Dengue-specific subviral nanoparticles: design, creation and characterization
- Niyati Khetarpal†1,
- Ankur Poddar†1,
- Satish K Nemani†1, 2,
- Nisha Dhar1,
- Aravind Patil1,
- Priyanka Negi1,
- Ashiya Perween1,
- Ramaswamy Viswanathan1,
- Heinrich Lünsdorf3,
- Poornima Tyagi1,
- Rajendra Raut1,
- Upasana Arora1,
- Swatantra K Jain4,
- Ursula Rinas2, 3,
- Sathyamangalam Swaminathan1Email author and
- Navin Khanna1Email author
© Khetarpal et al.; licensee BioMed Central Ltd. 2013
Received: 7 March 2013
Accepted: 23 May 2013
Published: 25 May 2013
Dengue is today the most significant of arboviral diseases. Novel tools are necessary to effectively address the problem of dengue. Virus-like particles (VLP) offer a versatile nanoscale platform for developing tools with potential biomedical applications. From the perspective of a potentially useful dengue-specific tool, the dengue virus envelope protein domain III (EDIII), endowed with serotype-specificity, host receptor recognition and the capacity to elicit virus-neutralizing antibodies, is an attractive candidate.
We have developed a strategy to co-express and co-purify Hepatitis B virus surface (S) antigen in two forms: independently and as a fusion with EDIII. We characterized these physically and functionally.
The two forms of the S antigen associate into VLPs. The ability of these to display EDIII in a functionally accessible manner is dependent upon the relative levels of the two forms of the S antigen. Mosaic VLPs containing the fused and un-fused components in 1:4 ratio displayed maximal functional competence.
VLPs armed with EDIII may be potentially useful in diagnostic, therapeutic and prophylactic applications.
KeywordsDengue envelope domain III Hepatitis B surface antigen Virus-like particle Bionanoparticles Pichia pastoris
Currently, dengue represents the most important arboviral disease that places nearly half the global population at risk . The mosquito-borne disease is caused by four closely related, yet antigenically distinct, serotypes of dengue viruses (DENV-1, -2, -3 and −4) . All four DENVs and their mosquito vectors are co-prevalent in more than one hundred tropical/sub-tropical countries. Each of the DENVs can cause disease ranging from mild dengue fever to severe dengue hemorrhagic fever and potentially fatal dengue shock syndrome . Tools for diagnosing, treating and ultimately preventing dengue are urgently needed . While increasingly reliable diagnostic tools are becoming available [4–6], antivirals [4, 7, 8] and vaccines [9, 10] for dengue continue to be elusive.
Nanobiotechnology, which seeks to use naturally occurring as well as engineered nanoscale biomaterials to make functional systems, is rapidly emerging as a platform for the development of novel nanotools with potential biomedical applications [11–13]. We are interested in exploring potential applications of this technology to infectious diseases. We have utilized Eu3+-doped polystyrene nanoparticles as very sensitive reporters for detecting Hepatitis B virus  and human immunodeficiency virus  infections. We have also used nanoparticles of biological origin, namely, virus-like particles (VLPs). Many viral capsid proteins possess intrinsic ability to self-assemble into VLPs when expressed in recombinant insect, yeast and mammalian host systems . Recently, we have begun exploring VLP platforms for the display of foreign antigens . The foreign antigen we focus on is derived from the major DENV structural antigen on the virion surface, the envelope protein. Multiple antigenic determinants that are largely serotype-specific map to a C-terminal ~100 amino acid (aa) region of this protein . Further these antigenic determinants tend to elicit DENV-neutralizing antibodies and coincidentally, this C-terminal region, which is known as envelope domain III (EDIII), is also implicated in host receptor recognition . For these reasons, we believe EDIII offers an attractive precursor for developing nanoparticle tools that may be useful in addressing the problem of dengue.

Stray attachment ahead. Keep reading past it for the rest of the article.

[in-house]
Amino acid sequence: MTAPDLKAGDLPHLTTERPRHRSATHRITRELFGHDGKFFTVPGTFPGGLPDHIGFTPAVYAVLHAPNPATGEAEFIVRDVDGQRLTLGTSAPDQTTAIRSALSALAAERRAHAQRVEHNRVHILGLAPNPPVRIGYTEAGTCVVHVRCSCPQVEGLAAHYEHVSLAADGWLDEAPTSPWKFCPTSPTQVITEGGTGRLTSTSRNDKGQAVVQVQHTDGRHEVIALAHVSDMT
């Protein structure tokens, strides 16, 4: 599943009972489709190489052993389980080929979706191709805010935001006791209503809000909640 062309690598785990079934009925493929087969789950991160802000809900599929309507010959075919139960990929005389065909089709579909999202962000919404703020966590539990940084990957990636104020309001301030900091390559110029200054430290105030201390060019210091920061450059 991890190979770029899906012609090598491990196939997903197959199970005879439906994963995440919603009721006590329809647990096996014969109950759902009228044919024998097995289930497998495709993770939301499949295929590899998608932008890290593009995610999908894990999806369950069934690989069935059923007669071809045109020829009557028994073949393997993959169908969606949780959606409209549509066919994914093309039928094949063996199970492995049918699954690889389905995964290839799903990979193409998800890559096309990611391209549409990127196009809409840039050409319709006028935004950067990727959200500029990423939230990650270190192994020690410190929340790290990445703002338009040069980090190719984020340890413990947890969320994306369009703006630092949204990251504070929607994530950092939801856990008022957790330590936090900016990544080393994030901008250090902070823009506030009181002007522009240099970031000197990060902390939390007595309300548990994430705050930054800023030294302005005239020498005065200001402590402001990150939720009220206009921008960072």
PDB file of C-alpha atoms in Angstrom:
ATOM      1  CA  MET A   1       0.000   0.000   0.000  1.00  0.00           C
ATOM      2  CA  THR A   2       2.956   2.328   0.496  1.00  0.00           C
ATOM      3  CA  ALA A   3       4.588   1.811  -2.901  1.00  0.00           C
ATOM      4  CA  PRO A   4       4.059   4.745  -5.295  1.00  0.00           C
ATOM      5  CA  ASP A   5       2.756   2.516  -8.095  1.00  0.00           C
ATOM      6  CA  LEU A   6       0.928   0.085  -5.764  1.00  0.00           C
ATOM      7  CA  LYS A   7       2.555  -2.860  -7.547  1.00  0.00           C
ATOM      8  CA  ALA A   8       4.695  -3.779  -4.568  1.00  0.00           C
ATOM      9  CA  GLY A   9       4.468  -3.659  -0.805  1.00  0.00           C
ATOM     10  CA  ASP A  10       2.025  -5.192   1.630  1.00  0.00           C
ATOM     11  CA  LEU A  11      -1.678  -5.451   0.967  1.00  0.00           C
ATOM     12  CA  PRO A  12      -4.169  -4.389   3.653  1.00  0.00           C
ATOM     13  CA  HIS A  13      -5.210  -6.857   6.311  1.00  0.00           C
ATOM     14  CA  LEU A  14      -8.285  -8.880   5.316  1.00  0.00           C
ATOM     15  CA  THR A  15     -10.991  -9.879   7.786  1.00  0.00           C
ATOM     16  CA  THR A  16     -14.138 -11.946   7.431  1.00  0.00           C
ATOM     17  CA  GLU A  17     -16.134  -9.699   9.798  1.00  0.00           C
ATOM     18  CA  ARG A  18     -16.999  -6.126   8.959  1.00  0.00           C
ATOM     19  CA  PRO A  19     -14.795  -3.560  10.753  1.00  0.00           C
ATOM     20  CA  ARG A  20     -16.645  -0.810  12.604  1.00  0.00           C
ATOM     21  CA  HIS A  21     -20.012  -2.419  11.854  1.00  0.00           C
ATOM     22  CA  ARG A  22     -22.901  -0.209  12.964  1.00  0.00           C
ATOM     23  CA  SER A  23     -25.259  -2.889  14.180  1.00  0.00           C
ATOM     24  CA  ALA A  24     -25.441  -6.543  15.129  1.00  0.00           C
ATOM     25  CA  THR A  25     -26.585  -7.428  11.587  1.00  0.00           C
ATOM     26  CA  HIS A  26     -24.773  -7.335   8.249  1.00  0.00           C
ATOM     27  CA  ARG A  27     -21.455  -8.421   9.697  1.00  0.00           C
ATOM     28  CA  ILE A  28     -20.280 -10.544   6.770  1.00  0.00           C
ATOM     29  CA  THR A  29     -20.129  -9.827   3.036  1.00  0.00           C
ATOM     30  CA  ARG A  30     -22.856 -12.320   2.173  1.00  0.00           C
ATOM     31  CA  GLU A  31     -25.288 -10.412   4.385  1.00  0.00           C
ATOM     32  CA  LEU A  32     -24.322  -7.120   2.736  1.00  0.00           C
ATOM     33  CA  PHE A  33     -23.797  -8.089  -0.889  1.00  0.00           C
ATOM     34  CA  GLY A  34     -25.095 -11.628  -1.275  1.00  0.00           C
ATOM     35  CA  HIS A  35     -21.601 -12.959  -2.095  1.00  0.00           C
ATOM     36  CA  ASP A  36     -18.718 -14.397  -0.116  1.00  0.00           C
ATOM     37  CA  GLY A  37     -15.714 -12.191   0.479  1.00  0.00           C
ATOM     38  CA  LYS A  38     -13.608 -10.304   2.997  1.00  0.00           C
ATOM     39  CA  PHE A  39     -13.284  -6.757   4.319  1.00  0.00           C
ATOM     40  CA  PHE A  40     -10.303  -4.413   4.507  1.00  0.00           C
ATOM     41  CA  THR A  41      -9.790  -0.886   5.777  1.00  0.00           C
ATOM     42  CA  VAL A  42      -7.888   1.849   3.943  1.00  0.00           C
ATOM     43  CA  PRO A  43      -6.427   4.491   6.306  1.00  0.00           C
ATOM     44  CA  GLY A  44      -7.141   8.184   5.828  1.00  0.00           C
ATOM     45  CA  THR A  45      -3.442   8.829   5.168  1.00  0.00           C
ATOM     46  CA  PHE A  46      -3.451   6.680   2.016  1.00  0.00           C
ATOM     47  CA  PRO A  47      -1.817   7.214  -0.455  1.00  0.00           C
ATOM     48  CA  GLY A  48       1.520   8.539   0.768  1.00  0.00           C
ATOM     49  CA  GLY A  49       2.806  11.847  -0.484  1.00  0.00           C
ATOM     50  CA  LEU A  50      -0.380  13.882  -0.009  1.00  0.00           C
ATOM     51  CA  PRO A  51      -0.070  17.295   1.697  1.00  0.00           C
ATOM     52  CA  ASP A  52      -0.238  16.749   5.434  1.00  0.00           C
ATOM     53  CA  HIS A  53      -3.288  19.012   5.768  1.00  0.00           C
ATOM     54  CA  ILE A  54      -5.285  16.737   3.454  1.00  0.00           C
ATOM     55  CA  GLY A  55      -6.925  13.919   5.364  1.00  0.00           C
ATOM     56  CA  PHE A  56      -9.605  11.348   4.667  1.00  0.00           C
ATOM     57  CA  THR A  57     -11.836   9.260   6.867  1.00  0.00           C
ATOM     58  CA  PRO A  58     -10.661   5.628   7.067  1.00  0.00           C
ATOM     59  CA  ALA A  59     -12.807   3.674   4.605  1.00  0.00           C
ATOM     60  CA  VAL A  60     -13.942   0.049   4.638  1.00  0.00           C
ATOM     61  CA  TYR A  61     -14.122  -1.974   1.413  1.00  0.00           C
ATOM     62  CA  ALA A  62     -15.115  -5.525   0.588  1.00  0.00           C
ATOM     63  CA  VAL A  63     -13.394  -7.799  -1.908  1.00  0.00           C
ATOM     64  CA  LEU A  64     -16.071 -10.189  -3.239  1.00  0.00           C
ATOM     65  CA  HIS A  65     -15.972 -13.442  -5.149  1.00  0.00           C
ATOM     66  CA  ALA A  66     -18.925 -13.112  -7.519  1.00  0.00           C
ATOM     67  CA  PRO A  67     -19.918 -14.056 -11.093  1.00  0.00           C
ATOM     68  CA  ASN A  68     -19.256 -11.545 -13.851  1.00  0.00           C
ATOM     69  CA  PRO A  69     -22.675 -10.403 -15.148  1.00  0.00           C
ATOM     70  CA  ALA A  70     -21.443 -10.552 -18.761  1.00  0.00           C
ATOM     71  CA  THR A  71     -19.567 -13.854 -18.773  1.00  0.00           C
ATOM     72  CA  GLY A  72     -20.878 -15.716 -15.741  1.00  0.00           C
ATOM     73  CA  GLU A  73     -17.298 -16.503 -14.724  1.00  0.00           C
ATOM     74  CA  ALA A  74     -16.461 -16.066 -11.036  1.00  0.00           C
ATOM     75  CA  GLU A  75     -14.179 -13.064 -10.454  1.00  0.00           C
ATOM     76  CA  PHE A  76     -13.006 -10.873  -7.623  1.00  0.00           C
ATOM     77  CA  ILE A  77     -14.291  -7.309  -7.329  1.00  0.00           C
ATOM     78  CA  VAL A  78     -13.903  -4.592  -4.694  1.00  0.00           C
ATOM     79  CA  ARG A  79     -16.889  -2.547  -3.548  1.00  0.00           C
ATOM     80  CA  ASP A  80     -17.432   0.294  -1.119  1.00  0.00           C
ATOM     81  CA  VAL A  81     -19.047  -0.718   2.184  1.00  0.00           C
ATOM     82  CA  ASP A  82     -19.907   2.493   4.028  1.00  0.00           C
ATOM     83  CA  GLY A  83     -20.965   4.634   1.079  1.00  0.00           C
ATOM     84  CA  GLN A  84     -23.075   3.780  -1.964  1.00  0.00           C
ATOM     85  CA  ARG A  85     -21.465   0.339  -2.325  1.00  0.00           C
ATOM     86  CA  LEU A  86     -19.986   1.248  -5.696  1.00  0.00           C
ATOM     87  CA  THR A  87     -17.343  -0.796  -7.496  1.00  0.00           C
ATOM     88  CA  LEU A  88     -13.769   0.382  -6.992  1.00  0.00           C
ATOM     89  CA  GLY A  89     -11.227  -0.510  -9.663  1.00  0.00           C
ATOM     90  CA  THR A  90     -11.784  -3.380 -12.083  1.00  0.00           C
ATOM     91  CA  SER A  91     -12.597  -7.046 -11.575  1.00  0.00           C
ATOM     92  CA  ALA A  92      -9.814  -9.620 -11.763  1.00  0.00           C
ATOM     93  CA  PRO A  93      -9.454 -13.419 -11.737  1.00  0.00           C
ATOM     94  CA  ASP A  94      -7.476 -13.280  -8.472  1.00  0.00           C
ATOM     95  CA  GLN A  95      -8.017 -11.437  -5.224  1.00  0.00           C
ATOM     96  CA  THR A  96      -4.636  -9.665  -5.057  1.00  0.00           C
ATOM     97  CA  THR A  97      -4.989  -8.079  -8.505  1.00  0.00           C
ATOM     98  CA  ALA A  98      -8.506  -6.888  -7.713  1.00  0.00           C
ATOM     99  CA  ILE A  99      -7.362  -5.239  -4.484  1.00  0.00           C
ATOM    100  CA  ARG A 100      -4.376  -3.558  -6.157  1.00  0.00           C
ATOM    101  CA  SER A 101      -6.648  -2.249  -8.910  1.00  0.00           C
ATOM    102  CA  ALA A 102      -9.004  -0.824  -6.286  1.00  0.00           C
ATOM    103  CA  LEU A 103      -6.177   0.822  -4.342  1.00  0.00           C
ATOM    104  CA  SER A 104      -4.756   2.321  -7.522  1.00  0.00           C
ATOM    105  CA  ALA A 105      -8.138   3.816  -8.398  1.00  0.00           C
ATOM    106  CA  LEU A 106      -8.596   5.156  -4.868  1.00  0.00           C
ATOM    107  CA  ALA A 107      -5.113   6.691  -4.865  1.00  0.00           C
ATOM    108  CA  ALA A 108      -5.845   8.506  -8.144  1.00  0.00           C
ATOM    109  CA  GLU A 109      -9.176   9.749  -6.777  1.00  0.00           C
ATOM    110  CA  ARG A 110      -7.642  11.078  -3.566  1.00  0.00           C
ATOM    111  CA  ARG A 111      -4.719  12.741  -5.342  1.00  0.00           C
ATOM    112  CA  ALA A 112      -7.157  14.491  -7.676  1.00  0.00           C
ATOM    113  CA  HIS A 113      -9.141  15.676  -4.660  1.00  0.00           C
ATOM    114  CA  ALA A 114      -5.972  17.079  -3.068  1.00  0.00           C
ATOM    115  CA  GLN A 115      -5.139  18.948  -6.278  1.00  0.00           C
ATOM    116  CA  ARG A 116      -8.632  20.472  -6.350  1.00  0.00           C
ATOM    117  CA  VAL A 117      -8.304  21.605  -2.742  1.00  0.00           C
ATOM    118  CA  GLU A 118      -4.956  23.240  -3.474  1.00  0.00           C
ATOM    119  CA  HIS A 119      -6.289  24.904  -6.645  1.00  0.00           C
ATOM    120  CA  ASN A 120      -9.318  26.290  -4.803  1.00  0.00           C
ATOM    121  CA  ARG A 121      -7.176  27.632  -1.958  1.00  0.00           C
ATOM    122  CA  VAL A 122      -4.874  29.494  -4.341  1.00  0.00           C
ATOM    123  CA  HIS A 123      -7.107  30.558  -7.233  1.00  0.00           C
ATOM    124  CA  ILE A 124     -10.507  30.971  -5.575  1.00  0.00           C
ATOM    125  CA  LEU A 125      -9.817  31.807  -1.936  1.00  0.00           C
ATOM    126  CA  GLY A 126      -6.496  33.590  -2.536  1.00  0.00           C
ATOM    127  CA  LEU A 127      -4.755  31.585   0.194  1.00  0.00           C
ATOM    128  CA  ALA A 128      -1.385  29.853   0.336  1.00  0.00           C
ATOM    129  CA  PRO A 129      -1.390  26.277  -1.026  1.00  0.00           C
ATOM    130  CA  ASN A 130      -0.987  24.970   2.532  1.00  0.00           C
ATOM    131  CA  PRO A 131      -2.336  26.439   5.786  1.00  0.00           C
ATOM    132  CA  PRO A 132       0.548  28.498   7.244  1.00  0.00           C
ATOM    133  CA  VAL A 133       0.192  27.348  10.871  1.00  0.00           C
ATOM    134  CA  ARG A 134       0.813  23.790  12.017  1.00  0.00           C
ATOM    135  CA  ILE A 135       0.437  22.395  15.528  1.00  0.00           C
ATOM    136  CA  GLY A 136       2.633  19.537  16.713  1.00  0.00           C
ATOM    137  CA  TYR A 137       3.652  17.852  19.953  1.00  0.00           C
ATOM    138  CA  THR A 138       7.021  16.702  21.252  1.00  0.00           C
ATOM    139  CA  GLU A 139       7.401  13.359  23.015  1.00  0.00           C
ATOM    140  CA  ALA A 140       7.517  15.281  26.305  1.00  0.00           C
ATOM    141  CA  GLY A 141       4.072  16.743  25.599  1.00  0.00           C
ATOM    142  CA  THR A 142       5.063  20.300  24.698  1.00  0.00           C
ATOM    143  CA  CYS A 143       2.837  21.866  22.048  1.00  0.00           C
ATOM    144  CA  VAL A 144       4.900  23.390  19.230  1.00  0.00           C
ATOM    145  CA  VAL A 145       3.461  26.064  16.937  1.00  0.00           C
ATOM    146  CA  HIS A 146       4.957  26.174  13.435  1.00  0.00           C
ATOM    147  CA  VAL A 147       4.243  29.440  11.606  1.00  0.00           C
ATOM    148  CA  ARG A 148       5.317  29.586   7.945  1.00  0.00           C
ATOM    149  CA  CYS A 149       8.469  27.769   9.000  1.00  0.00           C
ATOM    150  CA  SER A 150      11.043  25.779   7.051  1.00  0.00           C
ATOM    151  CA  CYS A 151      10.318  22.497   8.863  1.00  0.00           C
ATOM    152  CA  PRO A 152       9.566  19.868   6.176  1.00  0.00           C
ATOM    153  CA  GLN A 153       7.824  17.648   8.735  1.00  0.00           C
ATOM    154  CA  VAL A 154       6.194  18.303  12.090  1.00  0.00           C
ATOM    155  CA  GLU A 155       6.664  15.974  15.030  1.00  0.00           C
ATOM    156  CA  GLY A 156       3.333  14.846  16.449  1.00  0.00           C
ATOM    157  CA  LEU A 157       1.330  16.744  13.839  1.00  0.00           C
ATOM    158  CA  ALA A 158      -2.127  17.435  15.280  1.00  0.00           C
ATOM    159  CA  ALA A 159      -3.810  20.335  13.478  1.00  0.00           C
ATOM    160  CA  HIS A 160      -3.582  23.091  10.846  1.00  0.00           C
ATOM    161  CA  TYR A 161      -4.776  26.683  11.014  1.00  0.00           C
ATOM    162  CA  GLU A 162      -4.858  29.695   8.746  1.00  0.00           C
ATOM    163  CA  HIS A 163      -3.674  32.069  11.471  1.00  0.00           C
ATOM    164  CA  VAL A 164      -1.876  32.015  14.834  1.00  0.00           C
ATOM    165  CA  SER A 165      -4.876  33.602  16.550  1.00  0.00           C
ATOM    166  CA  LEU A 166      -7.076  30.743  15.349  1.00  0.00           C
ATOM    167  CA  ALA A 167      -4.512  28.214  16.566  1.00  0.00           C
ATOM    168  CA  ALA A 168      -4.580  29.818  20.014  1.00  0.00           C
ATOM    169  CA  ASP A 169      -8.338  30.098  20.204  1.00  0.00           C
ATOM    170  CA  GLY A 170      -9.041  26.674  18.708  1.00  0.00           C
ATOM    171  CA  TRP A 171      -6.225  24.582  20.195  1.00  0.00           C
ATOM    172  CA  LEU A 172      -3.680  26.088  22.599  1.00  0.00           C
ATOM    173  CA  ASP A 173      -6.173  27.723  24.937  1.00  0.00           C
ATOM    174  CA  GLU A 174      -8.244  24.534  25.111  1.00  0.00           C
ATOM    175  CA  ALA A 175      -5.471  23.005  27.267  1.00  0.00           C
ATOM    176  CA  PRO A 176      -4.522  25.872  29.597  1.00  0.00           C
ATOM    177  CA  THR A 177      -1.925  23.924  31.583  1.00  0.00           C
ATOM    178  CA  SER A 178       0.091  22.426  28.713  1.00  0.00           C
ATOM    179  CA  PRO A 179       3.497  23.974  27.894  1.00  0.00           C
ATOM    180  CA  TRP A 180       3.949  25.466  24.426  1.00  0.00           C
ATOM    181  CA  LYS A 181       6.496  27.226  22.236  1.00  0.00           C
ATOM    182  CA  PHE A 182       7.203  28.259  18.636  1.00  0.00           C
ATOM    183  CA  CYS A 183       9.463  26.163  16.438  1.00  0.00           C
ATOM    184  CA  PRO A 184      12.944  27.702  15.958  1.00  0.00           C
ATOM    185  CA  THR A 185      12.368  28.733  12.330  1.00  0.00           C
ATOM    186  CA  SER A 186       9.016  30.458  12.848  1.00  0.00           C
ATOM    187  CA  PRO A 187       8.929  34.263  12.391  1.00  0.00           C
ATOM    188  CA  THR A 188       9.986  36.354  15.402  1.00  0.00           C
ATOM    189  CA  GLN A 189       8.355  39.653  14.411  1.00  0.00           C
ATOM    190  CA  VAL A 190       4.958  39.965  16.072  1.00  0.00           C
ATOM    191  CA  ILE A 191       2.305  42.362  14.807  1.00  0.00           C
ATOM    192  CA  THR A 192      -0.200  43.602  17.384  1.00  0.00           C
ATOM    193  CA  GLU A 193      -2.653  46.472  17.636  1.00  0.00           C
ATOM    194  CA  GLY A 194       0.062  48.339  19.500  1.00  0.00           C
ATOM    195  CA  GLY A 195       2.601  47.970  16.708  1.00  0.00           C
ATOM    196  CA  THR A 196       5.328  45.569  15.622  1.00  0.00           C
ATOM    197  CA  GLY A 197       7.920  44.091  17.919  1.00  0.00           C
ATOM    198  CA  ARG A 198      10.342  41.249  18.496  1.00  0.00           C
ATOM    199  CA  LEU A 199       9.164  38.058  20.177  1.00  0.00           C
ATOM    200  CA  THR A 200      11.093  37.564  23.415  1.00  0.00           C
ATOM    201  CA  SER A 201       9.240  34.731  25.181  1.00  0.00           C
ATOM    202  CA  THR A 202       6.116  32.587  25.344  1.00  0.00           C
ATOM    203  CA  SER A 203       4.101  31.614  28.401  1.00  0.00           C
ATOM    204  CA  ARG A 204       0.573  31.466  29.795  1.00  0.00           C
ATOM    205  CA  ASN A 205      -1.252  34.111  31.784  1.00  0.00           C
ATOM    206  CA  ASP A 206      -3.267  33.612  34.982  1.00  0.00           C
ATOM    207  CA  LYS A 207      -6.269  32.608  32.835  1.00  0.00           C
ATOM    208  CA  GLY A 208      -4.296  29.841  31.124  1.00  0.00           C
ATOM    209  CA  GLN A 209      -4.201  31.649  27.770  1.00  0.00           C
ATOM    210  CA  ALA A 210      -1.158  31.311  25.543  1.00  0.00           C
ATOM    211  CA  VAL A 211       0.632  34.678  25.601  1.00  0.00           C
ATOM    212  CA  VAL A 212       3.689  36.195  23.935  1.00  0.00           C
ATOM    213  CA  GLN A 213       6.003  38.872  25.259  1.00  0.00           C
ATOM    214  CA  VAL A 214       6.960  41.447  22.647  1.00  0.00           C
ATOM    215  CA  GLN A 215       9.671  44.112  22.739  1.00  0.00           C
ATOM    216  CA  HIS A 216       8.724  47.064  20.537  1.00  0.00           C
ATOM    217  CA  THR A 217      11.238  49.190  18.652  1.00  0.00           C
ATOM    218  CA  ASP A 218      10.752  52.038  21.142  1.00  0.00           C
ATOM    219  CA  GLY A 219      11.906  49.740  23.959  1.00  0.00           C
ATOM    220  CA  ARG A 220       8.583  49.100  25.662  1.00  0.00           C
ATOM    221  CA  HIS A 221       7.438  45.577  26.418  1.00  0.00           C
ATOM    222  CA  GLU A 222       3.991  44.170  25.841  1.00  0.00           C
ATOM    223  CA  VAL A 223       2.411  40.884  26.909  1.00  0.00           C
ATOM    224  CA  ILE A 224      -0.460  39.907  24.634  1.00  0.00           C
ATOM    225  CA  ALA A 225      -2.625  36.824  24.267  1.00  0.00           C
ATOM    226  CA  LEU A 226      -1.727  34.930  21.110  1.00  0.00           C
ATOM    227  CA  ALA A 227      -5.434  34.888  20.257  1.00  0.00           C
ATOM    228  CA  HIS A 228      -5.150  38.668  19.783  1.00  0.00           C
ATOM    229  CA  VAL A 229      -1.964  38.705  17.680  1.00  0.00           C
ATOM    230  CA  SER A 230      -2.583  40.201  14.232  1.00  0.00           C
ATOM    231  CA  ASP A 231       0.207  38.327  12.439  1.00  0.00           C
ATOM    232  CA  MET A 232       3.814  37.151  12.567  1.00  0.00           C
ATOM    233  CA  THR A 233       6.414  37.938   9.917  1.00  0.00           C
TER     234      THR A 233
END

Recombinant Hepatitis B virus surface (S) antigen is well-documented to self-assemble into 20–22 nm VLPs [19–21] and is the main component of commercial Hepatitis B vaccines [22, 23]. In this study, we sought to exploit the S antigen VLP as a carrier for DENV-2 EDIII. To this end we fused EDIII to the amino-terminus of S to create a fusion antigen, herein referred to as ES antigen. We used the methylotrophic yeast Pichia pastoris, which we have found earlier to express S antigen VLPs to very high levels , to express the ES antigen. We found that for DENV-2 EDIII to be displayed on the VLP surface in way that made it accessible to DENV-2-specific antibody and to the host cell receptor, it was necessary to co-express the ES fusion antigen with un-fused S antigen. We describe our strategy to co-express ES and S antigens in P. pastoris, their co-purification and structural as well as functional characterization of the resultant mosaic ES,S VLPs.
Strategy to co-express ES fusion antigen gene in the background of 0–4 copies of S gene
Creation of P. pastoris clones designed to co-express ES,S0-4 antigens
The ES,S0-4 antigens are predominantly associated with the P fraction of induced cell lysates
Co-purification of the ES and S antigens from induced P. pastoris cells